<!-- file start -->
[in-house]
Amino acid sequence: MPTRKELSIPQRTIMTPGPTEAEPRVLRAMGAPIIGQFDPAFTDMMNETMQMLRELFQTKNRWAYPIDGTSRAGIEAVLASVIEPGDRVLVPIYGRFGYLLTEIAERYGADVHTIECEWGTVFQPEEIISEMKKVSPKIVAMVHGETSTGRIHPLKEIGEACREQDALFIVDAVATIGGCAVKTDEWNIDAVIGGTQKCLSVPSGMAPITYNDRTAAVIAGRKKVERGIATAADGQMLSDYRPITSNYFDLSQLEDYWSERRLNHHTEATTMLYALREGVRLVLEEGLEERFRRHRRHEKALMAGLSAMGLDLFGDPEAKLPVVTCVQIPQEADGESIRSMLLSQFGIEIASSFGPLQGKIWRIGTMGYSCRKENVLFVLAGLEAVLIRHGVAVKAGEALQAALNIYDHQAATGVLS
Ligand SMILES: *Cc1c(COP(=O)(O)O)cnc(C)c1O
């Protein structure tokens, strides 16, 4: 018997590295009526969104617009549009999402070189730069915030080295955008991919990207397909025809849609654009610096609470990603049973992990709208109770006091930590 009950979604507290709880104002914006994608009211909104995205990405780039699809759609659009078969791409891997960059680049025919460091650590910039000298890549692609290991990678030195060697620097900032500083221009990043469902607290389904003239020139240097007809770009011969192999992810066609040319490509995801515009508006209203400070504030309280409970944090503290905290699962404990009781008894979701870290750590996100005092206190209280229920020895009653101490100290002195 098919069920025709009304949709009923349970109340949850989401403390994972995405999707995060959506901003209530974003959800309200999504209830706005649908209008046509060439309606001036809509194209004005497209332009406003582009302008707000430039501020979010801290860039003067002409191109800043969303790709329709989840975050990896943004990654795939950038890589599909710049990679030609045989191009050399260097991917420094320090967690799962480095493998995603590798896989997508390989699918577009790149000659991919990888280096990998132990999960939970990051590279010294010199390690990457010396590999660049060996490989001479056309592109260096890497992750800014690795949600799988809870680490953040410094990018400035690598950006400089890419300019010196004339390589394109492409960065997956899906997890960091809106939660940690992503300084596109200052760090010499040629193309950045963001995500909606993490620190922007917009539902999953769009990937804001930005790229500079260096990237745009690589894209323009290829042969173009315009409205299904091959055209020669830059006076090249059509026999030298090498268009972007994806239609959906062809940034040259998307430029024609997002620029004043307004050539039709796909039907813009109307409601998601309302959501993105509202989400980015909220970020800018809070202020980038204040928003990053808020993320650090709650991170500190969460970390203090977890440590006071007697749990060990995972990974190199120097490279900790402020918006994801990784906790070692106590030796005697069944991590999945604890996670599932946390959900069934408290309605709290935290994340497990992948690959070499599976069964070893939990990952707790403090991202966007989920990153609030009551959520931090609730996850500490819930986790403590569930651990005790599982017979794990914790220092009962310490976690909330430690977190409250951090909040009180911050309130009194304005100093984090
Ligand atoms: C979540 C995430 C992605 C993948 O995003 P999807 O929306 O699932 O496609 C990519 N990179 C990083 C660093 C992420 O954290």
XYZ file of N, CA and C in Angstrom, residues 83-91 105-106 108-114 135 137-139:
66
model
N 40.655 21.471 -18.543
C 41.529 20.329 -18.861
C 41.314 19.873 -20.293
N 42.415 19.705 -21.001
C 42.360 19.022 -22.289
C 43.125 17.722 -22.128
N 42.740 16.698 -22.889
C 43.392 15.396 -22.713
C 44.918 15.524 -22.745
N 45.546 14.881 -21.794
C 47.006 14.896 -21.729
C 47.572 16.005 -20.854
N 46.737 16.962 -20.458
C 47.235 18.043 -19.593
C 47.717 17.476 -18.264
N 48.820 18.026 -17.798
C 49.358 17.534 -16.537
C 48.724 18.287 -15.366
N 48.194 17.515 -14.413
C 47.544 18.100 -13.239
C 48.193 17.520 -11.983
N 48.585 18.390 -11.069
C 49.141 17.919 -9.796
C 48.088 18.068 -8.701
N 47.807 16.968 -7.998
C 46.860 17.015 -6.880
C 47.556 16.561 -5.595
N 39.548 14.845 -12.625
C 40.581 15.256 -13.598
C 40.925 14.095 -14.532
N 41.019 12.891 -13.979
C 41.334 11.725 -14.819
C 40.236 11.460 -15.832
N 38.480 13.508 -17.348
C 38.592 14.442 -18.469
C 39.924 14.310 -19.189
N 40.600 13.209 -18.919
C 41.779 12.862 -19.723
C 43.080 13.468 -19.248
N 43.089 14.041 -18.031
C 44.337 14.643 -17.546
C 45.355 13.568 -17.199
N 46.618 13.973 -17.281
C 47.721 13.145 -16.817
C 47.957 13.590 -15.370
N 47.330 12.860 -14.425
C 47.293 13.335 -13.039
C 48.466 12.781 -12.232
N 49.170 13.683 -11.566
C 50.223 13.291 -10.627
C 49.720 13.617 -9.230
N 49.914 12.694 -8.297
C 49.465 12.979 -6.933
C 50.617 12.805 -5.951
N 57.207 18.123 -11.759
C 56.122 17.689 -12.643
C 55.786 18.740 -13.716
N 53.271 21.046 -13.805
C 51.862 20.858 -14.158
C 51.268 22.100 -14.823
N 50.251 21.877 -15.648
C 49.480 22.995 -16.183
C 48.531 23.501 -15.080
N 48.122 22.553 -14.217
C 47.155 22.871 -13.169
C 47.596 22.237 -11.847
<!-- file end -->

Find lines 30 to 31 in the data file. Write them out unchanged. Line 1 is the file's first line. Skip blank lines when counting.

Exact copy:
N 48.585 18.390 -11.069
C 49.141 17.919 -9.796